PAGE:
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Understand  –  Antibiotics

History of antibiotic development

Brief history of antibiotic development as medicines

1928: Alexander Fleming discovered the first antibiotic, penicillin. However, it took over a decade before penicillin was introduced as a treatment for bacterial infections

1930s: The first commercially available antibacterial was Prontosil, a sulfonamide developed by the German biochemist Gerhard Domagk.

1945: Penicillin was introduced on a large scale as a treatment for bacterial infections. This was possible through the work of Florey and Chain who managed to efficiently purify the antibiotic and scale-up production. The introduction of penicillin marked the beginning of the so-called “golden era” of antibiotics

1940 – 1962: The golden era of antibiotics. Most of the antibiotic classes we use as medicines today were discovered and introduced to the market. Each class typically contains several antibiotics that have been discovered over time or are modified versions of previous types. There are for example numerous β-lactams (pronounced beta-lactams) such as different penicillins and cephalosporins.

Lack of new antibiotics

Today, there are very few novel antibiotics under development. At the same time antibiotic resistant bacteria that survives antibiotic treatment are becoming more and more common, making available antibiotics ineffective. Thus, we are inevitably facing a major health problem. Read more about the problems with antibiotic discovery and development under How did we end up here? – Few antibiotics under development.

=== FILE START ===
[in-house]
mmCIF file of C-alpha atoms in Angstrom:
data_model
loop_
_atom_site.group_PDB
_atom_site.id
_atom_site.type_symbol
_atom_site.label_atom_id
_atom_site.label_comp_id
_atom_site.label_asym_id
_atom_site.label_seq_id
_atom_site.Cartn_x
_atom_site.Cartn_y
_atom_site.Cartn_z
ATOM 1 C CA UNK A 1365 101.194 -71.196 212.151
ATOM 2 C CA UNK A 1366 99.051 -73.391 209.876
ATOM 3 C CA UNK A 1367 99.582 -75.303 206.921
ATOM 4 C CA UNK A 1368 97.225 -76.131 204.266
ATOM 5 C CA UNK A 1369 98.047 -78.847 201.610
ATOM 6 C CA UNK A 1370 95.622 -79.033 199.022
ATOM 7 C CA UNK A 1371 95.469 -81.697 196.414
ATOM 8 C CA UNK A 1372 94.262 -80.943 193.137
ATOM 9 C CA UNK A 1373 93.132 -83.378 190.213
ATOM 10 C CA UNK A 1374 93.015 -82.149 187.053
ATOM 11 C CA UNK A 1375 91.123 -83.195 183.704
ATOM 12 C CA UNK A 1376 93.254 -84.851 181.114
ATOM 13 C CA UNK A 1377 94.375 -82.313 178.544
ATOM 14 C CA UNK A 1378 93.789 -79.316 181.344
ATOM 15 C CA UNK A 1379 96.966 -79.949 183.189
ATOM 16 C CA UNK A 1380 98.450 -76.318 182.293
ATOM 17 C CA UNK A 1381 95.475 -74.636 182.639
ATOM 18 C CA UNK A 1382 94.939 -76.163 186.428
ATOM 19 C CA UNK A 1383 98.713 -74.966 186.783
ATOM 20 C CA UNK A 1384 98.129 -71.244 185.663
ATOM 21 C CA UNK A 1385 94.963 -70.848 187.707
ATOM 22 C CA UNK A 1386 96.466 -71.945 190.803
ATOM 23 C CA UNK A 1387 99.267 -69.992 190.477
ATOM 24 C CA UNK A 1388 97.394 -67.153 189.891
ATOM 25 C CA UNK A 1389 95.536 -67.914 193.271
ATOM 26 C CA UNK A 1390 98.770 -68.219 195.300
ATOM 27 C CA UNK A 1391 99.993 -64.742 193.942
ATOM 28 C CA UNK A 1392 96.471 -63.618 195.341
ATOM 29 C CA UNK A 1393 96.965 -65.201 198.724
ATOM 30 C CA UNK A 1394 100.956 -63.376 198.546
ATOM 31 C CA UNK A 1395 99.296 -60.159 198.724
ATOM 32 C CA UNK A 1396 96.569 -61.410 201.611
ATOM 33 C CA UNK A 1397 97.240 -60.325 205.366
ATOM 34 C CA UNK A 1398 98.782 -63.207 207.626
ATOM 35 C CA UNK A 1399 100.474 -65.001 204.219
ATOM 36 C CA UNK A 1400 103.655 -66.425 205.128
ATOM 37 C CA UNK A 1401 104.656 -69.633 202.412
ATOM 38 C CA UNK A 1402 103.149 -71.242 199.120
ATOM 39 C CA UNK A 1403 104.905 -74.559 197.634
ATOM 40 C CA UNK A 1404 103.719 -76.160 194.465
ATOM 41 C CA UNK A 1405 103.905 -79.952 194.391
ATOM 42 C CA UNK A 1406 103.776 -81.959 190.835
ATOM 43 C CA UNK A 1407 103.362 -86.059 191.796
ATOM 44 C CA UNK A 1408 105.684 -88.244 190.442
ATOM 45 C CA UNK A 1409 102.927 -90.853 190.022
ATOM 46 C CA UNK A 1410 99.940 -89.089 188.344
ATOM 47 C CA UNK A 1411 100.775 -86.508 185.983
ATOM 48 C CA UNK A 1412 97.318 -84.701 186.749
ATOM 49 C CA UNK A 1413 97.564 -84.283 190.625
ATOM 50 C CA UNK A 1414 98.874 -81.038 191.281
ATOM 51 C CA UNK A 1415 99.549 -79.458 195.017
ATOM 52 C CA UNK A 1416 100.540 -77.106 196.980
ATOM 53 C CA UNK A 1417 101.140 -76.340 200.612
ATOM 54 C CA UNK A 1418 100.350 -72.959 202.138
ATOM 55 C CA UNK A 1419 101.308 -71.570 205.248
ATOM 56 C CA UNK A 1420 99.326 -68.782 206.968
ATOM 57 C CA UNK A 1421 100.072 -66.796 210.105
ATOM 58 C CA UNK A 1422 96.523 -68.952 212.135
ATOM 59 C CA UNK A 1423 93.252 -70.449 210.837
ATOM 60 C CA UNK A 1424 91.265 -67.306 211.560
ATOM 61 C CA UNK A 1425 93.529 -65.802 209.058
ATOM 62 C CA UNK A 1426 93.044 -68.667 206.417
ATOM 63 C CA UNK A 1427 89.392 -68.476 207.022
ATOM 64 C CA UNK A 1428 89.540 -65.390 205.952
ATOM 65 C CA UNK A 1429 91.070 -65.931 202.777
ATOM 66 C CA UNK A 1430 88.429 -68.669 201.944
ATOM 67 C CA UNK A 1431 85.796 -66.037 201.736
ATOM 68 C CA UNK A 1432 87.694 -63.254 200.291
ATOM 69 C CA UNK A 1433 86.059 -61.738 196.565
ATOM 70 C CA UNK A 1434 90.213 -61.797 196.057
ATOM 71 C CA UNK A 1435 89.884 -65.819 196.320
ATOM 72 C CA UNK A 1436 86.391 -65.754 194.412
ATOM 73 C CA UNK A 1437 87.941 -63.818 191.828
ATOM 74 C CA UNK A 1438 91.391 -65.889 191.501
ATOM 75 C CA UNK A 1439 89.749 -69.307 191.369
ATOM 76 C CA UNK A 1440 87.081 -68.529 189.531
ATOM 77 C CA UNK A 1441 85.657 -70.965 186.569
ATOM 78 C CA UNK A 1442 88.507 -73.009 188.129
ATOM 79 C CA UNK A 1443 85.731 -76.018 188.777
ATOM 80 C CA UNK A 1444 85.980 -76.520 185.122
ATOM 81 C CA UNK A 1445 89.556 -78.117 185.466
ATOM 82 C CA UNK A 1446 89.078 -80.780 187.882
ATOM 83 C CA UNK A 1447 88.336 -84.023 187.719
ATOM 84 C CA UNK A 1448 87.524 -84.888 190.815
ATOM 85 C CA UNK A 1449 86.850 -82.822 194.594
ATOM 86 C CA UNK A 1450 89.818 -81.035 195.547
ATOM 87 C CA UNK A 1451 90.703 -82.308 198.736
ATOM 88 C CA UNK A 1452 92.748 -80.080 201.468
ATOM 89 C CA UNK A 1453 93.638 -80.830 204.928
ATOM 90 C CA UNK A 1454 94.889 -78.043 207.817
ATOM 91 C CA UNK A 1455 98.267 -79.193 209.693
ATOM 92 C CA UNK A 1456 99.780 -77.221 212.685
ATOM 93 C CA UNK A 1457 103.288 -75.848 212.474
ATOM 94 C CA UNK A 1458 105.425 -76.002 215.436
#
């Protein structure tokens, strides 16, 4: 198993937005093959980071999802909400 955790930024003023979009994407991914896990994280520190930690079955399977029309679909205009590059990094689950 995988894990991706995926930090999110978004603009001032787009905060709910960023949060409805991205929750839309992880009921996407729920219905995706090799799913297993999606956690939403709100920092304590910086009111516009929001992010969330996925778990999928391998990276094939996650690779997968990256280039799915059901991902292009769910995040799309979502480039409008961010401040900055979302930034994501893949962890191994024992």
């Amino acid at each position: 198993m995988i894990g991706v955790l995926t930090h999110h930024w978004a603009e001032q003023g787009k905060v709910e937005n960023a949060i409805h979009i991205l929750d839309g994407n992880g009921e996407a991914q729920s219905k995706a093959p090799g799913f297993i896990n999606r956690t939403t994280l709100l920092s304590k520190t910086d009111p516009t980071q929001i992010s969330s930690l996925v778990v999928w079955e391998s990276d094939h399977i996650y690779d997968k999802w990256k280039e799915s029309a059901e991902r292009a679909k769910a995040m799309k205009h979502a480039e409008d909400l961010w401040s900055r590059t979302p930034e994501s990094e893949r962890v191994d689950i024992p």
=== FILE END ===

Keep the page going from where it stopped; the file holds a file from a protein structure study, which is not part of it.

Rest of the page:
Selected Resources

Resource Description
Antimicrobial resistance learning site – Historical perspectives Course website. An historical overview of the treatment of bacterial diseases, from ancient times to the pre-antibiotic era, onwards to the discovery and development of antibiotics. Includes videos/documentaries. Scroll down to access the teaching modules on “The Pre-antibiotic Era” and “The Golden Age of Antibiotics and Synthetic Antibacterial Drugs”.
Antibiotics and Bacterial Resistance in the 21st Century Journal article that describes approaches to developing antibacterial agents and the history of established antibiotic classes.

More from "Antibiotics"

1.
University of Minnesota, Michigan State University. Antimicrobial resistance learning site [Internet]. Antimicrobial Resistance Learning Site. Available from: https://amrls.umn.edu/antimicrobial-resistance-learning-site
1.
Fair RJ, Tor Y. Antibiotics and bacterial resistance in the 21st century. Perspect Medicin Chem [Internet]. 2014;6:25–64. Available from: http://www.ncbi.nlm.nih.gov/pmc/articles/PMC4159373/
1.
Sneader W. History of Sulfonamides. In: eLS [Internet]. John Wiley & Sons, Ltd; 2001 [cited 2014 Nov 28]. Available from: http://onlinelibrary.wiley.com/doi/10.1038/npg.els.0003625/abstract